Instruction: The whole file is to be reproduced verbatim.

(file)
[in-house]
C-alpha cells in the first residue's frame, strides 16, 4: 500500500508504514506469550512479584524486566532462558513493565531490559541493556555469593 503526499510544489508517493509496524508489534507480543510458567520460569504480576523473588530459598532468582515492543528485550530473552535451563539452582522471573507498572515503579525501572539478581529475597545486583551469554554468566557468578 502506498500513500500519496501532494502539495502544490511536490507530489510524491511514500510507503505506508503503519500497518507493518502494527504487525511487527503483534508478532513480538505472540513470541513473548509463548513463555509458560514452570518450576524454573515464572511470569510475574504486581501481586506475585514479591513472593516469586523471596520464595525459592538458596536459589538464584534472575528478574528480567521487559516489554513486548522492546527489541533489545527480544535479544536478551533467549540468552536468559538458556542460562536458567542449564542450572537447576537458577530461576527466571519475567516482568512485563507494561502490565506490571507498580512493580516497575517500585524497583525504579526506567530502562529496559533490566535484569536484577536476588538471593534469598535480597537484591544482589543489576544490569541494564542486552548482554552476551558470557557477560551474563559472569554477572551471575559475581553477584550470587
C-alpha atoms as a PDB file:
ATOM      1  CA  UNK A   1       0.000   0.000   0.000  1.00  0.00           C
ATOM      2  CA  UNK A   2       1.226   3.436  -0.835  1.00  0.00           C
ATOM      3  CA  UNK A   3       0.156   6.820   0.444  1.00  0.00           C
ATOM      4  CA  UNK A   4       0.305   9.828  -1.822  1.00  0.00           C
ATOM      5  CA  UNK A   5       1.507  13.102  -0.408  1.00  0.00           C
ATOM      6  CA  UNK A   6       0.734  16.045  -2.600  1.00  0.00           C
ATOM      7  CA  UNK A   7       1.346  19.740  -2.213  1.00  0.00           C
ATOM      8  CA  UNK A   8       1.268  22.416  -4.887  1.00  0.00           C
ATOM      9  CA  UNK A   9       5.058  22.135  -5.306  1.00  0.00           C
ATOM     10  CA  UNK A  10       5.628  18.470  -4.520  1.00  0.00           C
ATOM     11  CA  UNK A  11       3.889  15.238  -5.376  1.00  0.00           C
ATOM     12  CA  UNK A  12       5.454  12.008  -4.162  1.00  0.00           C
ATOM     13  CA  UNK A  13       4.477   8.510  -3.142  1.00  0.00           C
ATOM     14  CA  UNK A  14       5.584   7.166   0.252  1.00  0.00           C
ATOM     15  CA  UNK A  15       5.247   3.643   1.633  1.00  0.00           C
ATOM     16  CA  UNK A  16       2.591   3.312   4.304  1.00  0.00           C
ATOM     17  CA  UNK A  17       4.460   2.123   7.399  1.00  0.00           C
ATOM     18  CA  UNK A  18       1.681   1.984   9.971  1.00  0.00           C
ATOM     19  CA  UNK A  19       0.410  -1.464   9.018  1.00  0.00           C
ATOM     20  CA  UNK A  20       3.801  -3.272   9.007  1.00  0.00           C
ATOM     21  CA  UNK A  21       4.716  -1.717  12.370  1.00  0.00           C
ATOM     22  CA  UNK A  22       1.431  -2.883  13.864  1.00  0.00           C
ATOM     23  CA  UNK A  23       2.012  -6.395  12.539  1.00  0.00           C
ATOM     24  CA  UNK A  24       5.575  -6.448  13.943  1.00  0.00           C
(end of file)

[in-house]
C-alpha cells in the first residue's frame, strides 16, 4: 500500500508504514506469550512479584524486566532462558513493565531490559541493556555469593 503526499510544489508517493509496524508489534507480543510458567520460569504480576523473588530459598532468582515492543528485550530473552535451563539452582522471573507498572515503579525501572539478581529475597545486583551469554554468566557468578 502506498500513500500519496501532494502539495502544490511536490507530489510524491511514500510507503505506508503503519500497518507493518502494527504487525511487527503483534508478532513480538505472540513470541513473548509463548513463555509458560514452570518450576524454573515464572511470569510475574504486581501481586506475585514479591513472593516469586523471596520464595525459592538458596536459589538464584534472575528478574528480567521487559516489554513486548522492546527489541533489545527480544535479544536478551533467549540468552536468559538458556542460562536458567542449564542450572537447576537458577530461576527466571519475567516482568512485563507494561502490565506490571507498580512493580516497575517500585524497583525504579526506567530502562529496559533490566535484569536484577536476588538471593534469598535480597537484591544482589543489576544490569541494564542486552548482554552476551558470557557477560551474563559472569554477572551471575559475581553477584550470587
C-alpha atoms as a PDB file:
ATOM      1  CA  UNK A   1       0.000   0.000   0.000  1.00  0.00           C
ATOM      2  CA  UNK A   2       1.226   3.436  -0.835  1.00  0.00           C
ATOM      3  CA  UNK A   3       0.156   6.820   0.444  1.00  0.00           C
ATOM      4  CA  UNK A   4       0.305   9.828  -1.822  1.00  0.00           C
ATOM      5  CA  UNK A   5       1.507  13.102  -0.408  1.00  0.00           C
ATOM      6  CA  UNK A   6       0.734  16.045  -2.600  1.00  0.00           C
ATOM      7  CA  UNK A   7       1.346  19.740  -2.213  1.00  0.00           C
ATOM      8  CA  UNK A   8       1.268  22.416  -4.887  1.00  0.00           C
ATOM      9  CA  UNK A   9       5.058  22.135  -5.306  1.00  0.00           C
ATOM     10  CA  UNK A  10       5.628  18.470  -4.520  1.00  0.00           C
ATOM     11  CA  UNK A  11       3.889  15.238  -5.376  1.00  0.00           C
ATOM     12  CA  UNK A  12       5.454  12.008  -4.162  1.00  0.00           C
ATOM     13  CA  UNK A  13       4.477   8.510  -3.142  1.00  0.00           C
ATOM     14  CA  UNK A  14       5.584   7.166   0.252  1.00  0.00           C
ATOM     15  CA  UNK A  15       5.247   3.643   1.633  1.00  0.00           C
ATOM     16  CA  UNK A  16       2.591   3.312   4.304  1.00  0.00           C
ATOM     17  CA  UNK A  17       4.460   2.123   7.399  1.00  0.00           C
ATOM     18  CA  UNK A  18       1.681   1.984   9.971  1.00  0.00           C
ATOM     19  CA  UNK A  19       0.410  -1.464   9.018  1.00  0.00           C
ATOM     20  CA  UNK A  20       3.801  -3.272   9.007  1.00  0.00           C
ATOM     21  CA  UNK A  21       4.716  -1.717  12.370  1.00  0.00           C
ATOM     22  CA  UNK A  22       1.431  -2.883  13.864  1.00  0.00           C
ATOM     23  CA  UNK A  23       2.012  -6.395  12.539  1.00  0.00           C
ATOM     24  CA  UNK A  24       5.575  -6.448  13.943  1.00  0.00           C